The International Criminal Court will on Thursday issue an order for compensation for the destruction of mausoleums in Timbuktu, by Ahmad al-Faqi al-Mahdi, a Malian Jihadist.
Al-Mahdi was sentenced to nine years in prison in September with judges hoping this would discourage any other destruction of world heritage sites.
During the trial, the 40-year old Islamic militant leader pleaded guilty and asked for forgiveness for directing attacks on nine mausoleums and the door of the Sidi Yahia mosque in 2012, when the Malian city of Timbuktu was occupied by several militant groups.
Born around 1975, he was a member of Ansar Dine, one of the al-Qaeda-linked jihadist groups that controlled northern Mali for about ten months in 2012, before being largely driven out by international intervention Triggered in January 2013 by France.
...a warning ... this is a serious crime.
As leader of the Hisbah, the Islamic brigade of morals, he had ordered and participated in the attacks against the mausoleums, destroyed by picks, hoes and chisels.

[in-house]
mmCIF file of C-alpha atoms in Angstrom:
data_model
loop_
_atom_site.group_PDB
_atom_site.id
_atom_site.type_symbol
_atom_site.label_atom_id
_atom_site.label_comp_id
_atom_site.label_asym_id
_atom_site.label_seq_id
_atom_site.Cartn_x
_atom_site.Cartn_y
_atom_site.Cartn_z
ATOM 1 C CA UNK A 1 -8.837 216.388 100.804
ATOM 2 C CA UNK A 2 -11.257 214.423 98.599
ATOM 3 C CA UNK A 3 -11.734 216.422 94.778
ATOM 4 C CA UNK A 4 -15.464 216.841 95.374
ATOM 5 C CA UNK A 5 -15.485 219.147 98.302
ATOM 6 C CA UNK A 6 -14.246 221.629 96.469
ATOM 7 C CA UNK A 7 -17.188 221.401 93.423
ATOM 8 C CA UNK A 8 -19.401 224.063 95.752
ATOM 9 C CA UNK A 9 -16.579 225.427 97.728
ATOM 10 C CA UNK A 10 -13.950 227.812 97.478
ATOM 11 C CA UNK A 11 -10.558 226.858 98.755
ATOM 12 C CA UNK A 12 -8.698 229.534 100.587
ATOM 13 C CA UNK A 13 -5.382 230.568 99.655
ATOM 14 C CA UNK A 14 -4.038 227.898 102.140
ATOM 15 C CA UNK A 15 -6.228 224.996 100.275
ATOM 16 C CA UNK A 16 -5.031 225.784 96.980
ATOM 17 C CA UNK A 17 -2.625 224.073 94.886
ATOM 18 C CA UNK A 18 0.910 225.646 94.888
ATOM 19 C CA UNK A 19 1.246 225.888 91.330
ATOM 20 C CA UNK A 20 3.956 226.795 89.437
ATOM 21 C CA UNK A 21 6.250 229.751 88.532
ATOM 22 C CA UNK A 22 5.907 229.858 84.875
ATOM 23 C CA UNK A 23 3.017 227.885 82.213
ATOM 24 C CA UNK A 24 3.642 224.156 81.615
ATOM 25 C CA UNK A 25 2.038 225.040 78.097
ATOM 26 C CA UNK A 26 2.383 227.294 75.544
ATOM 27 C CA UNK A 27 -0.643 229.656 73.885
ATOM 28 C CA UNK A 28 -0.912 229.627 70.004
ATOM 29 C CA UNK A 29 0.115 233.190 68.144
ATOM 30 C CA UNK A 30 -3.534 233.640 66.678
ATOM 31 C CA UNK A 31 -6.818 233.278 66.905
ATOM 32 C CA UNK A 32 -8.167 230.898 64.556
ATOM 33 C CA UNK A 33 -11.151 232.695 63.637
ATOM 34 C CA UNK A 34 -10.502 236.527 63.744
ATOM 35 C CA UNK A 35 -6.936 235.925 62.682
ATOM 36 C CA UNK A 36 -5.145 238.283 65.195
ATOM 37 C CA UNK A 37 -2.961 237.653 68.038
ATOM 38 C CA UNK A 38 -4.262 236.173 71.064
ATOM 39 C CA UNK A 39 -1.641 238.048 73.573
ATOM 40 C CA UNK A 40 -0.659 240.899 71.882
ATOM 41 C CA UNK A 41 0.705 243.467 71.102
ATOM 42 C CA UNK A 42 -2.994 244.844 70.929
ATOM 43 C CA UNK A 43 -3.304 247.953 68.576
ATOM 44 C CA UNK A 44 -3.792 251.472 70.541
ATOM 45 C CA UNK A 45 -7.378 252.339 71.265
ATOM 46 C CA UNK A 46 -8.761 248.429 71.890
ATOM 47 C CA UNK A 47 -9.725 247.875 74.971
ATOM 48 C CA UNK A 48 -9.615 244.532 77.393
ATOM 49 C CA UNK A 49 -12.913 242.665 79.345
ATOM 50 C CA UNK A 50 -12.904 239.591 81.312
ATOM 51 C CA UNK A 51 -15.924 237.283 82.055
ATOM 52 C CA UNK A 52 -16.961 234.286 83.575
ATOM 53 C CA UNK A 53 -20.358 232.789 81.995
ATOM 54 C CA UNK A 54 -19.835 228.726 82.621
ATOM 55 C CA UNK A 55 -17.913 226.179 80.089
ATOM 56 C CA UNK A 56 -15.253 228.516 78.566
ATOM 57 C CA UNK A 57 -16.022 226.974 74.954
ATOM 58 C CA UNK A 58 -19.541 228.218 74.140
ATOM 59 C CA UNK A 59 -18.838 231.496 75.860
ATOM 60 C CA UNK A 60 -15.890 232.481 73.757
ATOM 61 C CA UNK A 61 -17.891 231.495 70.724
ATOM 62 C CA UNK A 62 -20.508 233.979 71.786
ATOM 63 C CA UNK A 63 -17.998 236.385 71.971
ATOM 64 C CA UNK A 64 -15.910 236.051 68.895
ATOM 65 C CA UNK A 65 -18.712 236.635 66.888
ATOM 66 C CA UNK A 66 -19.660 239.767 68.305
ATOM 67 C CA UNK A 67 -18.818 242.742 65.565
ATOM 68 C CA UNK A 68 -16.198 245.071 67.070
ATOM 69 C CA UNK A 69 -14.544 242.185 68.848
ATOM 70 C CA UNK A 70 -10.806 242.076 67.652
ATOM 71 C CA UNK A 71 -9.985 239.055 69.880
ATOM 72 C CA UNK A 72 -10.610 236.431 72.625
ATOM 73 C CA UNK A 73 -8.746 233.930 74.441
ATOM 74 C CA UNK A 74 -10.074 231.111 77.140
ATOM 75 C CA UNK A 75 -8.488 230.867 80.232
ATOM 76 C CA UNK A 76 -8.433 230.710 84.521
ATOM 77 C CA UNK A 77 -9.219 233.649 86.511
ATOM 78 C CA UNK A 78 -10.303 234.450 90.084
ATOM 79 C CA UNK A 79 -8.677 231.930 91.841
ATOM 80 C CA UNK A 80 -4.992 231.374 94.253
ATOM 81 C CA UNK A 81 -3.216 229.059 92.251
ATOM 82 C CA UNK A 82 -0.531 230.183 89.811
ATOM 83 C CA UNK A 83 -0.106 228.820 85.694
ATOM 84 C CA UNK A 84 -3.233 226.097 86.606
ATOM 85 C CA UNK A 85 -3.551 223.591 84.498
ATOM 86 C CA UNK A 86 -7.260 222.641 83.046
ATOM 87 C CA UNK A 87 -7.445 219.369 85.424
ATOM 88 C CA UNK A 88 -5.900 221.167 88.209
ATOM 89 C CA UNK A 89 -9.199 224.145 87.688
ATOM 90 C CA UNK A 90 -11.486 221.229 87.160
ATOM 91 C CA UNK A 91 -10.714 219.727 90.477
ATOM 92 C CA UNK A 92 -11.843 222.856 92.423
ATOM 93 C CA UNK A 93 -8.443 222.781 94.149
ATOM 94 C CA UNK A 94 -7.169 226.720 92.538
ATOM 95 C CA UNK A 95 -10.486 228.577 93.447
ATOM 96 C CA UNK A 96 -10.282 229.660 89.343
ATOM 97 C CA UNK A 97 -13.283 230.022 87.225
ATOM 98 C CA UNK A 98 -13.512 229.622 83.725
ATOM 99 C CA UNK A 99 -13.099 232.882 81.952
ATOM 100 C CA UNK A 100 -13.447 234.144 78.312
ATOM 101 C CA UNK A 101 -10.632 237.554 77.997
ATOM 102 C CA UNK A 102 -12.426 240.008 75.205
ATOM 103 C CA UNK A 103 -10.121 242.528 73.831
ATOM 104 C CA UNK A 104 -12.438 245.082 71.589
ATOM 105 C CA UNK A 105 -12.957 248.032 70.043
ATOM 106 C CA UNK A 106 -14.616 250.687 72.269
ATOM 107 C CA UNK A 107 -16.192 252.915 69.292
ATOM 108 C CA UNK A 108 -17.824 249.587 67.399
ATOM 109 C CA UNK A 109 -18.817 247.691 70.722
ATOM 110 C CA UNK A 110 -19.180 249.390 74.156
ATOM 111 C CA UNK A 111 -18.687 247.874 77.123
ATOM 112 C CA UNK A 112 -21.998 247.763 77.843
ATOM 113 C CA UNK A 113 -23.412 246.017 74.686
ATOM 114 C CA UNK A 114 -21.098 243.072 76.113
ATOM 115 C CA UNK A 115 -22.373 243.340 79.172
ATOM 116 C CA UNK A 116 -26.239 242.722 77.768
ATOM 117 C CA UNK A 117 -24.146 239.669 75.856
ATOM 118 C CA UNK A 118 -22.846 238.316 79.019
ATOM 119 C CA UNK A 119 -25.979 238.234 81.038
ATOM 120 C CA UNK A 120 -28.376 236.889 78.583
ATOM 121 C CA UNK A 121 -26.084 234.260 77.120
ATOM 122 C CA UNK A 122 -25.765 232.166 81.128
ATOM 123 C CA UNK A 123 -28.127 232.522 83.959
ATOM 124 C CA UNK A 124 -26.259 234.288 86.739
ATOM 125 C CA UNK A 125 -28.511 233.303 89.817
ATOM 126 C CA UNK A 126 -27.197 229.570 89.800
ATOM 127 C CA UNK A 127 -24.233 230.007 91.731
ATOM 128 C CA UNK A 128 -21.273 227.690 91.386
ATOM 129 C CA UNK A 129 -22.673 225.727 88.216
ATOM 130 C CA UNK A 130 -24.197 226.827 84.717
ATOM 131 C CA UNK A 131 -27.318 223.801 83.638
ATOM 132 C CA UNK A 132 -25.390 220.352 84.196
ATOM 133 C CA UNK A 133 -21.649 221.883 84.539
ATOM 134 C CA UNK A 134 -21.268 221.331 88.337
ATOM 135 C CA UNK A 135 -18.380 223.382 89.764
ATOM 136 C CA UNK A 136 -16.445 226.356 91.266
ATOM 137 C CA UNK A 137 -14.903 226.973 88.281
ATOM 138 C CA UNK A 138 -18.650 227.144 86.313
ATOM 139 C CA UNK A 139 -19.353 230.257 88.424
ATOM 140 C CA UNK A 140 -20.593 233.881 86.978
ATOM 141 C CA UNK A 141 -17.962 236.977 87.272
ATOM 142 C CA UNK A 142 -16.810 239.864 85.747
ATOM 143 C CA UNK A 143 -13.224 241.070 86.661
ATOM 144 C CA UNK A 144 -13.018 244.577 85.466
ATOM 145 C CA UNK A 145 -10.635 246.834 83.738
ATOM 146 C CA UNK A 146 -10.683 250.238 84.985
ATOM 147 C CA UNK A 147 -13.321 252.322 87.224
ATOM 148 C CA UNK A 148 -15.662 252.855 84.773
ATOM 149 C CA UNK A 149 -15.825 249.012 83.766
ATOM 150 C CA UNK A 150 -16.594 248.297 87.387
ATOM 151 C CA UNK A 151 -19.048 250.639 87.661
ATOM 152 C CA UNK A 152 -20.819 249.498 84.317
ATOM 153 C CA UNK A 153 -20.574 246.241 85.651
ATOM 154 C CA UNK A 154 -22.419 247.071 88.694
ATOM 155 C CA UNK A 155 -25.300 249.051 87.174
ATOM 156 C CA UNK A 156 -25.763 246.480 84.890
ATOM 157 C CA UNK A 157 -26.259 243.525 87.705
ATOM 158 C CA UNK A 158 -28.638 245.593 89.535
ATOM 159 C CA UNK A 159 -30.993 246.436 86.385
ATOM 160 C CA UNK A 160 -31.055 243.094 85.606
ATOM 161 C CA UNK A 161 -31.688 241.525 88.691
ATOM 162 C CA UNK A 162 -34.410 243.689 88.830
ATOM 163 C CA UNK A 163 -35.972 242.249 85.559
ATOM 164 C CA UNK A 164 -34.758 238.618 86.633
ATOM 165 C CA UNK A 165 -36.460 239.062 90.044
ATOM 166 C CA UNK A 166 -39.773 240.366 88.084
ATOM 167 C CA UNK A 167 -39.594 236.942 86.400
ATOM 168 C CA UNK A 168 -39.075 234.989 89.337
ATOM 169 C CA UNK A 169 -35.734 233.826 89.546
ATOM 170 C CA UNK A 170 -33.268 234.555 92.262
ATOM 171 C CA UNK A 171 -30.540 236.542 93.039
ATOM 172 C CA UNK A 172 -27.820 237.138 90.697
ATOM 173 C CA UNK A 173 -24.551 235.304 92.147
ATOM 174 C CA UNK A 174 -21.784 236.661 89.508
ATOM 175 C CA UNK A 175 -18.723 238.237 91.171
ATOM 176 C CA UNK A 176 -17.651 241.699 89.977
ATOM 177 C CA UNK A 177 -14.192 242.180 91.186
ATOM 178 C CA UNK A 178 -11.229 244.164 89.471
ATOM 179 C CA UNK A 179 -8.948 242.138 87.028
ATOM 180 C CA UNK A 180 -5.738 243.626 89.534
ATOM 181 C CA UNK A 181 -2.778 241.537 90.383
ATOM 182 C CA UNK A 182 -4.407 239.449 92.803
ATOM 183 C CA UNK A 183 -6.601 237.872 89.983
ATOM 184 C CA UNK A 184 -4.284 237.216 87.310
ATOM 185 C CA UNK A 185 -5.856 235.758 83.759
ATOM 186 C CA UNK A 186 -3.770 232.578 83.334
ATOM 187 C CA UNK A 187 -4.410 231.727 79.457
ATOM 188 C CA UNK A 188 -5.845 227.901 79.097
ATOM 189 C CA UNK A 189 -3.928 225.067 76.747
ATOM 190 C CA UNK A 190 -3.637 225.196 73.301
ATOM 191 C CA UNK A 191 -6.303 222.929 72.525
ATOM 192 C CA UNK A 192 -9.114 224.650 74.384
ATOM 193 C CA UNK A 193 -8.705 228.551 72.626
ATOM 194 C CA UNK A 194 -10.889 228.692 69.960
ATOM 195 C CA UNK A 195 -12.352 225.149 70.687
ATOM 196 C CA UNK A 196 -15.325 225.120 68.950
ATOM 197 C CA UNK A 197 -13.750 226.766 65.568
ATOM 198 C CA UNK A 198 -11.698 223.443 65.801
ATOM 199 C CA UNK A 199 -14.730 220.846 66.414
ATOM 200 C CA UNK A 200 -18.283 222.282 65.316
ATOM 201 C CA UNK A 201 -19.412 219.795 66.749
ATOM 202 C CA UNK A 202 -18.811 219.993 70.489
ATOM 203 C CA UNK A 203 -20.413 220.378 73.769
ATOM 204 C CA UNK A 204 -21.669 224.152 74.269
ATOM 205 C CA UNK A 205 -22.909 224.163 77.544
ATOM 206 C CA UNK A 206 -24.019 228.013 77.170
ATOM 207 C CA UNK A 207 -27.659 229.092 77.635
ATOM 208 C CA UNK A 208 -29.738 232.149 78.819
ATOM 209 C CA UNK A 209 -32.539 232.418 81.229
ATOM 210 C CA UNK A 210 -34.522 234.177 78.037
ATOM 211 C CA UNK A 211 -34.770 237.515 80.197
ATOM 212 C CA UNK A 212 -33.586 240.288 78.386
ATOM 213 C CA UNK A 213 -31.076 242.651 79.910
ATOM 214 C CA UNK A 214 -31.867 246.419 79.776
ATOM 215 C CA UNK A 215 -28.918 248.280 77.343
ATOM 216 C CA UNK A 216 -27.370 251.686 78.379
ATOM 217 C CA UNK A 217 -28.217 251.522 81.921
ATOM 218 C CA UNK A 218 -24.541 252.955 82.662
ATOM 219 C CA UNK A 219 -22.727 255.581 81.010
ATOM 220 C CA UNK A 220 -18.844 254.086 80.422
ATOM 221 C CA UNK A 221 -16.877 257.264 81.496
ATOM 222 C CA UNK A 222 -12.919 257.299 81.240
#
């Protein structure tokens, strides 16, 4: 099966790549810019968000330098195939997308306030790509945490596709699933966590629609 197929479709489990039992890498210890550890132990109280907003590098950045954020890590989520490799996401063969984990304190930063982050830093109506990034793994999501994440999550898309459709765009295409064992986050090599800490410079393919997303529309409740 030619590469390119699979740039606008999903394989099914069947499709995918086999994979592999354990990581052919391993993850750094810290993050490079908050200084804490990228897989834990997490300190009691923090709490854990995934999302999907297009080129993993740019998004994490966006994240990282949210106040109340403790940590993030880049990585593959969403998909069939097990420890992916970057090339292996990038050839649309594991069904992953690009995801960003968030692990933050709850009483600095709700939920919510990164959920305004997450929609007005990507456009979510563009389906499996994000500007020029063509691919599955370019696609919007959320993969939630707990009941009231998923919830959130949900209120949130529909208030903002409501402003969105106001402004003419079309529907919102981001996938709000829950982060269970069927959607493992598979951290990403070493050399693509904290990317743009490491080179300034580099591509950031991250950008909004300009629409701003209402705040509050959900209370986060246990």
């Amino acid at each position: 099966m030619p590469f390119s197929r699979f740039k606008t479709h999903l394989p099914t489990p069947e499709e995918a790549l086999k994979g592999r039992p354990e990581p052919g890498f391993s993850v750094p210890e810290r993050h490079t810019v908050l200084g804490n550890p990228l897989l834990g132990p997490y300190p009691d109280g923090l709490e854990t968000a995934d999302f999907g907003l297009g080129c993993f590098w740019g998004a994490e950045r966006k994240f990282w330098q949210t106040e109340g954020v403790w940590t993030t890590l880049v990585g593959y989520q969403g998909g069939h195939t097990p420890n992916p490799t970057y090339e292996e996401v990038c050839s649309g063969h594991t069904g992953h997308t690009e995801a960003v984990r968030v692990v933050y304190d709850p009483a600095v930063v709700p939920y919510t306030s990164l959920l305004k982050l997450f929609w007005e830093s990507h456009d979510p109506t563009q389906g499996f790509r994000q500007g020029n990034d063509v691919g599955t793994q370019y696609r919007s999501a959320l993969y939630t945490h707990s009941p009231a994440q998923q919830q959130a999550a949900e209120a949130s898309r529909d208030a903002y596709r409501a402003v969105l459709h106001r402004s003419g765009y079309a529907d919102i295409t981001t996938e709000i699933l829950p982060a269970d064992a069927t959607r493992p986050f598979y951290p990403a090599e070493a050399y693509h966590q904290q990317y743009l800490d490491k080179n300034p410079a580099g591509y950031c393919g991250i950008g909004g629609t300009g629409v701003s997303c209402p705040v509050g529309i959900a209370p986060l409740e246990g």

His trial was the first organized at the ICC for the destruction of cultural property and treated as a war crime. And his condemnation is “a warning … that this is a serious crime,” said prosecutor Fatou Bensouda.
Although the sentencing sent a strong message, the reparation order “would alleviate the permanent impact of these crimes,” Alina Balta, a victimology researcher at Tilburg University, told AFP.
The ICC order also has “the potential to bring hope to victims of similar crimes committed in other parts of the world,” such as the destruction of Palmyra, Syria, and other historical sites in Iraq by the Islamic State group, she added.
According to the Rome Statute, judges can now decide that victims are entitled to compensation that can include rehabilitation of victims.
But it is unclear what compensation the judges at the Hague-based Court will agree on come Thursday, a concern for the Victims Trust Fund, who warned that the expectations of victims should be “carefully maintained” in order to avoid some unrealistic expectations.
This order will constitute the second reparations order in the history of the Court established in 2002 to prosecute alleged perpetrators of war crimes, crimes against humanity and genocide.
In March, the ICC allocated 250 dollars “symbolically” to each of the 297 victims of a former Congolese militia leader, Germain Katanga, sentenced to twelve years in prison in 2014.
Founded from the fifth century by Tuareg tribes, deriving its prosperity from the caravan trade, the city of Timbuktu became a great intellectual center of Islam and reached its apogee in the fifteenth century.
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